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5 things learned from the Premier League this weekend

| 17.08.2015

1) Chelsea’s loss could prove to Mourinho’s transfer gain

Despite his outwardly demeanour, Jose Mourinho is not a man often prone to rushes of blood. So when he subbed his captain for the first time in 176 games, and at half time to boot, there can be little doubt that his intentions stretched wider than 90 minutes of football.

If John Stones now ends up at Stamford Bridge to shore up a dishevelled defence before the window shuts, then Chelsea’s 3-0 humbling at Man City might have provided some long-term gains. Chelsea are 10/3 to win the Premier League.

2) Sunderland’s cycle will eventually break

Martin O’Neill, Paolo Di Canio and Gus Poyet all have something in common. They arrived at the Stadium of Light as saviours, and left as failures.

For now Dick Advocaat remains a Sunderland saviour, but after only two games the early signs are that he might well join his predecessors on the list if he fails to end this peculiar cycle that entails almost inevitable relegation, followed by an end-of-season miracle inspired by a new manager.

There are two key problems to this for Sunderland owner Ellis Short to consider. Firstly, fans will start pointing fingers elsewhere when it becomes apparent that the same group of players only performing for eight desperate games a season may not always be the manager’s fault. And secondly, miracle survivals may have become commonplace on Wearside, but eventually the luck will run out. The Black Cats are now 1/2 favourites to go down.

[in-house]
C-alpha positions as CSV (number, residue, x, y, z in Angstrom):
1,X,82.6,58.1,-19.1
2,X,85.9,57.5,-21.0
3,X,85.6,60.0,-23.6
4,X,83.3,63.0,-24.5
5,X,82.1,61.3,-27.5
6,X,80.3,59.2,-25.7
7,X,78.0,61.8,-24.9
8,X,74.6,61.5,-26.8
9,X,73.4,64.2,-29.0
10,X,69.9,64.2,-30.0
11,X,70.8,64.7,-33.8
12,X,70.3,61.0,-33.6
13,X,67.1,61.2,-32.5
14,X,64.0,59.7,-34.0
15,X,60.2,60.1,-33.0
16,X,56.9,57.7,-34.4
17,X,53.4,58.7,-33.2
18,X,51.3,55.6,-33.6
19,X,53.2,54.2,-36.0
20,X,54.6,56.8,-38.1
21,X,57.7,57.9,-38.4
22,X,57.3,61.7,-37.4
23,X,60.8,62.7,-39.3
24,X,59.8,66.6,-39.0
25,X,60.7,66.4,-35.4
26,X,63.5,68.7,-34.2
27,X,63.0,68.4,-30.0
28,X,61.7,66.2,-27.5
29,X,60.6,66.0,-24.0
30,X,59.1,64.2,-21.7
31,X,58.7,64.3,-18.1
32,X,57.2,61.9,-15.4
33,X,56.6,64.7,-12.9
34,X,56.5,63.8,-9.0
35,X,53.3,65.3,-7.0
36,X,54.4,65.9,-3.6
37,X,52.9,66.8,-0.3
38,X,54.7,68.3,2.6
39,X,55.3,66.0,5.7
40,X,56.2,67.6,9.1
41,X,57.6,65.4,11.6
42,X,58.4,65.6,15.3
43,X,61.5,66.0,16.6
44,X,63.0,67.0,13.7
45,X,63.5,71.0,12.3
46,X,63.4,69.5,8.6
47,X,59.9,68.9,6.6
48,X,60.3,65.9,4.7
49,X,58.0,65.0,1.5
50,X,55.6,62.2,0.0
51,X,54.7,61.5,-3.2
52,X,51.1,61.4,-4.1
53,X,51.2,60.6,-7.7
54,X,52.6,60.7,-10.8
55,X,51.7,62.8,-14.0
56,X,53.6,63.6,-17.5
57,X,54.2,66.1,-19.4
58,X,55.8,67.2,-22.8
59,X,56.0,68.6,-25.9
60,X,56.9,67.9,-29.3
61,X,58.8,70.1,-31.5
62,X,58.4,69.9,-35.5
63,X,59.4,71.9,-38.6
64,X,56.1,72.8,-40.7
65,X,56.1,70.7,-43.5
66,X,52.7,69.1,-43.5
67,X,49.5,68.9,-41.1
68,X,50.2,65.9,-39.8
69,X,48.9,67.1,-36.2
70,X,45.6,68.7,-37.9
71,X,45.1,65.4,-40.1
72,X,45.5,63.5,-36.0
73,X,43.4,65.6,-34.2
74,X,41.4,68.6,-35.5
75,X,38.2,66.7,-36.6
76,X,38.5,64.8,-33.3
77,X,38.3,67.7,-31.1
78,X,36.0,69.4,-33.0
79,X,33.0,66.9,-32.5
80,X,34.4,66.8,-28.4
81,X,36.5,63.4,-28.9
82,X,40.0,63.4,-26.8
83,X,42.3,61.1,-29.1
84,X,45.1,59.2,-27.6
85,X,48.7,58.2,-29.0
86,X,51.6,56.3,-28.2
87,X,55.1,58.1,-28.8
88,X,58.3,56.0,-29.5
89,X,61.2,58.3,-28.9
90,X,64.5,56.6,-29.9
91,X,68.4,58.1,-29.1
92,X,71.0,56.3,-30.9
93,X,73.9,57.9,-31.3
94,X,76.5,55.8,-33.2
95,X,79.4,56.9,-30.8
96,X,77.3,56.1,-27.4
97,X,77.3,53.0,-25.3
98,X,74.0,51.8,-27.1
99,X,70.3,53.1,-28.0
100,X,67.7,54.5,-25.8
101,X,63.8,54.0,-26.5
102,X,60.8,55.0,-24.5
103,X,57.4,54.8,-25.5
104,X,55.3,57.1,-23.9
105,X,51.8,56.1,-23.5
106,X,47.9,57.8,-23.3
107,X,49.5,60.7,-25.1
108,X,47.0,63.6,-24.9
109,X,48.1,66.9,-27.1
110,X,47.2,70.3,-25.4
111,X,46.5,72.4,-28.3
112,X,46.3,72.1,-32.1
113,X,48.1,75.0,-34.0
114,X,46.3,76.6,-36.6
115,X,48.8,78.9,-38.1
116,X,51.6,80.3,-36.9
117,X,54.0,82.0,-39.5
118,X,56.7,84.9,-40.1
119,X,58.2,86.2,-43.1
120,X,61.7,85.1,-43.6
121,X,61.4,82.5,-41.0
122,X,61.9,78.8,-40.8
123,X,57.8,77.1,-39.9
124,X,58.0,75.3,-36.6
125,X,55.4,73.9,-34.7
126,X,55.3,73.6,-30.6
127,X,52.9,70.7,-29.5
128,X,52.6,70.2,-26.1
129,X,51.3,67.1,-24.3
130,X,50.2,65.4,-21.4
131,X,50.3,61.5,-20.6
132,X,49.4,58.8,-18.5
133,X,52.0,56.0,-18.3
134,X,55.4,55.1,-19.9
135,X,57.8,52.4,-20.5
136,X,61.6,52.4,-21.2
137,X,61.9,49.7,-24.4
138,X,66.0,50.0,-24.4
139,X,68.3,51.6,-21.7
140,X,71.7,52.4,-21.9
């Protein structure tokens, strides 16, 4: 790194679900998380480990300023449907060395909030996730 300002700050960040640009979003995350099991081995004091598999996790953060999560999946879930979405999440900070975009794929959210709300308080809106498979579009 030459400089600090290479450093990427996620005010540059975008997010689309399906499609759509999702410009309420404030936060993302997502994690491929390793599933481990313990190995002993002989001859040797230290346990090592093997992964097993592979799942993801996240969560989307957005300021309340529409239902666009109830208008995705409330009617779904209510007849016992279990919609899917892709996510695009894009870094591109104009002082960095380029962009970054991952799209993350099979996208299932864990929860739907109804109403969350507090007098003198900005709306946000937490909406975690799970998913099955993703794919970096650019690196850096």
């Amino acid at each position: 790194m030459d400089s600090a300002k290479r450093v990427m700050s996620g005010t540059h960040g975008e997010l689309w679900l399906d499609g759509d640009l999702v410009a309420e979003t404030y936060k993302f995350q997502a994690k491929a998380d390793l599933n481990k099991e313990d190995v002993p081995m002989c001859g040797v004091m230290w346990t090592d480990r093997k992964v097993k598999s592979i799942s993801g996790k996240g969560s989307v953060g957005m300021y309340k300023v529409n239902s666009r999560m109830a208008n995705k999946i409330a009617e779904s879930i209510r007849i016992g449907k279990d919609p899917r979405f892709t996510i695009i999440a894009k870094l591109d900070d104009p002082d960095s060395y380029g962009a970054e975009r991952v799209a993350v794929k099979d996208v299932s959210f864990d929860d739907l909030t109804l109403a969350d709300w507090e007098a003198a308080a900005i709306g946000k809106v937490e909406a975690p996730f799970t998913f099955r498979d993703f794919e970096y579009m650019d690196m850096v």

3) Swansea’s recruitment policy continues to deliver

For a club who have had five managers in eight years, not to mention a raft of departures and arrivals on the playing staff during that time, it says a lot about how well Swansea is run that they exude an air of stability, consistency and calm.

Once again this season, their recruitment policy looks like having unearthed another gem in Andre Ayew, with two goals in his first two games, while Bafetimbi Gomis is beginning to reward manager Garry Monk’s faith that he could fill the meaty shoes of Wilfried Bony.

Gomis is 28/1 to finish as the Premier League top scorer.

4) Leicester’s form proves sweet for rejected Ranieri

Almost exactly 11 years after being sacked by Chelsea, Claudio Ranieri has made a perfect start to his Premier League return, with Leicester lying second in the table with two impressive wins from two games.

Almost just as satisfying for the amiable Italian will be seeing his side five points ahead of Chelsea, managed by the man who replaced him at Stamford Bridge all those years ago.

Whether Ranieri ends his time at Leicester in a more tasteful manner than when he departed his last English club remains to be seen, with the reaction of the Leicester board when their side enters a sticky patch likely to be key.

But for now, Ranieri and Leicester a dreaming of a top half finish – they’re 1/12 to stay up.

5) Yaya Toure means business

Jamie Carragher used his column in the Daily Mail on Friday to laud Yaya Toure as the best foreign central midfielder he’d seen in the Premier League, alongside Patrick Vieira.

However, he challenged him to produce his best performances in the big games and repeat the goal tallies from the seasons that inspired City to their title wins.

It took the Ivorian just two days to answer Carra’s call, bossing the midfield in City’s 3-0 win over Chelsea. When their enforcer is in this mood, not only is his own presence a strain on opponents, but it allows his teammates to thrive too.

With Toure, David Silva and Sergio Aguero all on song, City look unstoppable. They’re 23/20 favourites for the league.

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Alex Fortune